The true cost of building a website
Buying a new website isn’t like buying lunch meat; you decide how many pounds you need, pay the per-pound price and you’re out the door. That would be nice, but it’s more complicated than that.
By answering a few questions, you’ll be able to begin to figure out how much you’ll need to put in your budget for a new website. That is, assuming that you need one.
First things first
Do you need a website? If you don’t have one, the simple answer is yes, every business needs one. It has come to be that if you don’t have one, you essentially don’t “exist.” Yeah. Kind of brutal, but it’s true. And if you don’t already have one, why not?
Certainly you’re tired of people asking you for your URL and you’re tired of telling people that you don’t have a website, no matter what the reason. So you’ve decided to cut the hassle and “get one.”
Not good enough. No matter what you’re hearing or feeling. Some folks are pushing back and resisting the perception that they HAVE to have a website, but they are few and far between. Still, feeling that you need a website just because “everyone else has one” is not a good enough reason.
Give it some thought. Talk to someone you trust and engage in a debate. Understand your needs.
You need a new website
Which best describes you?
- It’s been five years since your current website was created and “it’s time.”
- You’ve added new products and services. The current site needs so many changes that you may as well just start from scratch.
- You used to get a lot of leads from your website, but lately that activity has tapered off.
These are all different issues which require very different solutions, but they’re all relevant reasons for you to consider a new website. It’s no secret that the technology changes at least every quarter, so your site might just be obsolete.
There are a half dozen companies within a ten mile radius of your location who will be happy to do an audit to determine whether your current site is salvageable.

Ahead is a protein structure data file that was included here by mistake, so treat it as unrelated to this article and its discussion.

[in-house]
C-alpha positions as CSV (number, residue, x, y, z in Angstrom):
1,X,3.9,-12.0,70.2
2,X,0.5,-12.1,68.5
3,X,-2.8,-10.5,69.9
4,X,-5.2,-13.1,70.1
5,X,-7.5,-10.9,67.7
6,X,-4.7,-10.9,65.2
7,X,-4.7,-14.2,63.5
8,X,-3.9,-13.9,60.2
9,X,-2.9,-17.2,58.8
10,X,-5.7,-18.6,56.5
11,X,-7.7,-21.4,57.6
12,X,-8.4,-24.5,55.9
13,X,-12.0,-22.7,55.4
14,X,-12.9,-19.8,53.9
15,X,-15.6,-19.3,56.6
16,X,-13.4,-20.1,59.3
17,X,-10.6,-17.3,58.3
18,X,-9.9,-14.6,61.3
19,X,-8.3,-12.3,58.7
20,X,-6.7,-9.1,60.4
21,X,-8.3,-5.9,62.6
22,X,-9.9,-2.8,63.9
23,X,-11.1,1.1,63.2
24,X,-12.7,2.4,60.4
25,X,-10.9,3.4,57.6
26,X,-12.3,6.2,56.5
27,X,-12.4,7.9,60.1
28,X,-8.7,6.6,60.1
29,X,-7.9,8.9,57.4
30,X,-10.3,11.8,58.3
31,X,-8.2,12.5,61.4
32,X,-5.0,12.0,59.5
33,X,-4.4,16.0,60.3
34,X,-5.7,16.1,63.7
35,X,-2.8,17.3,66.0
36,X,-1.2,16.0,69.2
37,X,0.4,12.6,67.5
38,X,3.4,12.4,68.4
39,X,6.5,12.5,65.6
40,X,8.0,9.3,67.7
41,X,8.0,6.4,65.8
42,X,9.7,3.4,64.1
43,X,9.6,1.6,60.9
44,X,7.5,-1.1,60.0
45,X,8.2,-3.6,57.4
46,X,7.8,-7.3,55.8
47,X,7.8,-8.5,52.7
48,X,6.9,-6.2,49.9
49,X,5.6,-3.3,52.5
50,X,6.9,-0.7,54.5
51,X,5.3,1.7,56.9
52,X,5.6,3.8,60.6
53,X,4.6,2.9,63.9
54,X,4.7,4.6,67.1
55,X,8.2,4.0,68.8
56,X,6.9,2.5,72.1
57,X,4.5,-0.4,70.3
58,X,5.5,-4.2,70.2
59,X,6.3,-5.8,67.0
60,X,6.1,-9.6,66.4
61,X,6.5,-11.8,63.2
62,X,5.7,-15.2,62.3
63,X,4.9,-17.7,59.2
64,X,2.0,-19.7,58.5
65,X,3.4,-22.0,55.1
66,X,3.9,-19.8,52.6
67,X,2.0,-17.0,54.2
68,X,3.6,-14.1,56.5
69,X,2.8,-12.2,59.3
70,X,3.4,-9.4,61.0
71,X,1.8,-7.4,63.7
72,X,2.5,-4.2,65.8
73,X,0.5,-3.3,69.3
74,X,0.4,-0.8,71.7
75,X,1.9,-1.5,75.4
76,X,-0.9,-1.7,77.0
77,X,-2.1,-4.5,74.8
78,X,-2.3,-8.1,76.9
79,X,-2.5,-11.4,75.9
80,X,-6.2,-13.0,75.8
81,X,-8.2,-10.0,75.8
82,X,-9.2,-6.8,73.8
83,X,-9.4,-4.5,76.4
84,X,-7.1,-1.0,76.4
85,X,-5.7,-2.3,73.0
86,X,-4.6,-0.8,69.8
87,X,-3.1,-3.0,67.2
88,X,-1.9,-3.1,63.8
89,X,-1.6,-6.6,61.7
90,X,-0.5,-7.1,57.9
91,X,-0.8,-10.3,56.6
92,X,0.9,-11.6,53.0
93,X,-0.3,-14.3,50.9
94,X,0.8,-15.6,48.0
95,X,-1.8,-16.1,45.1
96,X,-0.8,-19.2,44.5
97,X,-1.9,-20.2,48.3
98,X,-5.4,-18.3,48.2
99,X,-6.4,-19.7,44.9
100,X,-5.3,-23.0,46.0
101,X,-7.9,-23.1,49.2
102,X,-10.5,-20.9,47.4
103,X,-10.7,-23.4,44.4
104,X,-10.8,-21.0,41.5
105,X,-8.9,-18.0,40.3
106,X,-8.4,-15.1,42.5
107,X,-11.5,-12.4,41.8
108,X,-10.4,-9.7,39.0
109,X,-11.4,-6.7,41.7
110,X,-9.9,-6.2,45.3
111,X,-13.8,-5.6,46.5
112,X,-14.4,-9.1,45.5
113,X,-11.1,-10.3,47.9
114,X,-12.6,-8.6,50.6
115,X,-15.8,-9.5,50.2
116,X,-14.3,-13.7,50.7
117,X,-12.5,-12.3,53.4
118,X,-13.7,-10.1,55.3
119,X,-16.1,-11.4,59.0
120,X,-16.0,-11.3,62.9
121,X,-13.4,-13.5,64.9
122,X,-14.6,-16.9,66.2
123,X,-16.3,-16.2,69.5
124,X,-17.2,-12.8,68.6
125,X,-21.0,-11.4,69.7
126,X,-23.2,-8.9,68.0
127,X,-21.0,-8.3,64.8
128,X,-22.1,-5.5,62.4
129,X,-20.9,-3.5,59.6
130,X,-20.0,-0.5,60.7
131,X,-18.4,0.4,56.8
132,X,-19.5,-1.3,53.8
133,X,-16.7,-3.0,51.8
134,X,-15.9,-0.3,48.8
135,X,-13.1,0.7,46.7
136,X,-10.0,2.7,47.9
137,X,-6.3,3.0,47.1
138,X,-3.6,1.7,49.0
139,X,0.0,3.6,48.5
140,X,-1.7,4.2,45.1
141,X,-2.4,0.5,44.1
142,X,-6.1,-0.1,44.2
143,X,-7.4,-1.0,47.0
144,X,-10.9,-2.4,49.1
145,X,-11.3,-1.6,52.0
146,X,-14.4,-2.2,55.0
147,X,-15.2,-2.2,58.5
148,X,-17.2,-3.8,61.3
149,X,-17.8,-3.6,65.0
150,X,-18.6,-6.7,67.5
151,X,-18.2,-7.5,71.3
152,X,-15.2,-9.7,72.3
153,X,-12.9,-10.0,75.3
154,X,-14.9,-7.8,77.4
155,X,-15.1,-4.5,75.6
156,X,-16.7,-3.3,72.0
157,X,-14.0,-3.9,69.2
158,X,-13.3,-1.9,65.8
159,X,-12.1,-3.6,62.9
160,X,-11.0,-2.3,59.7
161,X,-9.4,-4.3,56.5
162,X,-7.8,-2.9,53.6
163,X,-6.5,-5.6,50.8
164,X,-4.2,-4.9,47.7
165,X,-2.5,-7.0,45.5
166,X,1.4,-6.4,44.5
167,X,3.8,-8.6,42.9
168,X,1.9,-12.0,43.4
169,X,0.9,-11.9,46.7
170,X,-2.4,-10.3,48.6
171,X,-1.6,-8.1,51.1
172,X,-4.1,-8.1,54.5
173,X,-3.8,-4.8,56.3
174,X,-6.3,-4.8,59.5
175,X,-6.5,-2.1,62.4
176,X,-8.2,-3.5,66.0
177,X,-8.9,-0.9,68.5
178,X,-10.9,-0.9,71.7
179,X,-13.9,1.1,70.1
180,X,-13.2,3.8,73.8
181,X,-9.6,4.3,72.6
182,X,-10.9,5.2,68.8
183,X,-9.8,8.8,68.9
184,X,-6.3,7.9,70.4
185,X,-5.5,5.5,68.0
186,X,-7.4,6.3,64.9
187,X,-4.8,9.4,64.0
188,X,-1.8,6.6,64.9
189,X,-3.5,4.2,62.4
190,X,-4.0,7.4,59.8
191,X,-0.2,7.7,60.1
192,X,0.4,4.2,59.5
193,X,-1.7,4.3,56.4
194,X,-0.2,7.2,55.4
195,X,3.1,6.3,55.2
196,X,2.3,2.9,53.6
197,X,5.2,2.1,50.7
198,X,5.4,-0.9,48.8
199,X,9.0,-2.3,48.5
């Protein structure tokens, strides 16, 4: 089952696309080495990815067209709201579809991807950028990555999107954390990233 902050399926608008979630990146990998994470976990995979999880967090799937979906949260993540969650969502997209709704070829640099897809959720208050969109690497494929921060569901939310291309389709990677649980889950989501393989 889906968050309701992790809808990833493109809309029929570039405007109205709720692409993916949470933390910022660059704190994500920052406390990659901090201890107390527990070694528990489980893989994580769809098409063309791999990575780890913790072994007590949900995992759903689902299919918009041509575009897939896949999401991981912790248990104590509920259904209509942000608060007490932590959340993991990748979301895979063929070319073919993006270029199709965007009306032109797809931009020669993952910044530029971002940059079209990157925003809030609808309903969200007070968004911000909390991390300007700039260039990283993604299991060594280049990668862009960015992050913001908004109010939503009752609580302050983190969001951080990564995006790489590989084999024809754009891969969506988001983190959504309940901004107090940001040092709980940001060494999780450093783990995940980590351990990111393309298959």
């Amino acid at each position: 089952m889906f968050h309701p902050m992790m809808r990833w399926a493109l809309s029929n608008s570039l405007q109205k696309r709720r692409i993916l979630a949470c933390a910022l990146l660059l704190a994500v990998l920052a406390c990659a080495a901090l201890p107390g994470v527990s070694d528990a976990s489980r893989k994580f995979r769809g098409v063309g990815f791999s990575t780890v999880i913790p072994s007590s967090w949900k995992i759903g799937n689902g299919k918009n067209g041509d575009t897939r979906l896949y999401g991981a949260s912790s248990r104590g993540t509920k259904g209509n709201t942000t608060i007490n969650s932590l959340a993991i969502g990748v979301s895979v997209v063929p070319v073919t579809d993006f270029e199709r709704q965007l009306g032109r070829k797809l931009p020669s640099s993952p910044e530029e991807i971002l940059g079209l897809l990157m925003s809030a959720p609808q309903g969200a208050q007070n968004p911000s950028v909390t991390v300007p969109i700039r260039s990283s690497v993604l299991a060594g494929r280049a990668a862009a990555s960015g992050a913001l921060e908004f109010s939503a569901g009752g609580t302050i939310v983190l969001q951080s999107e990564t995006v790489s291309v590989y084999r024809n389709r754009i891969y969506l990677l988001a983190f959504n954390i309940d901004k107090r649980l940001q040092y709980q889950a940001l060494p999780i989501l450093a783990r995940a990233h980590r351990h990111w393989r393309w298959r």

Perhaps you don’t need a new site after all
Maybe your current website isn’t generating enough leads. Is your website even being found?
If folks are not finding your website, you may not need a new website, but a marketing company.
Digital marketing is complex, and multi-faceted. Things change literally every day and frankly, it’s hard to follow unless it’s your business and it’s what you do all day every day. Companies in this industry research trends, investigate new technologies and follow the industry so they can make intelligent recommendations.
You’d be wise to engage with a digital marketing company that provides myriad solutions so they’ll truly guide you to find the best way to achieve your business objectives. If the agency primarily provides SEO options and SEO isn’t really the best way to get you new customers in a short amount of time, you may waste time and resources needlessly.
It turns out that you do need a new website
If it is determined that you do need a new website, do your homework. Jot down the web addresses of sites you like. Do the same with sites you don’t like. Look for web design companies in your metropolitan area and visit their websites. Review their clients and previous work. Do you like their style? Do their case studies and testimonials resonate with you?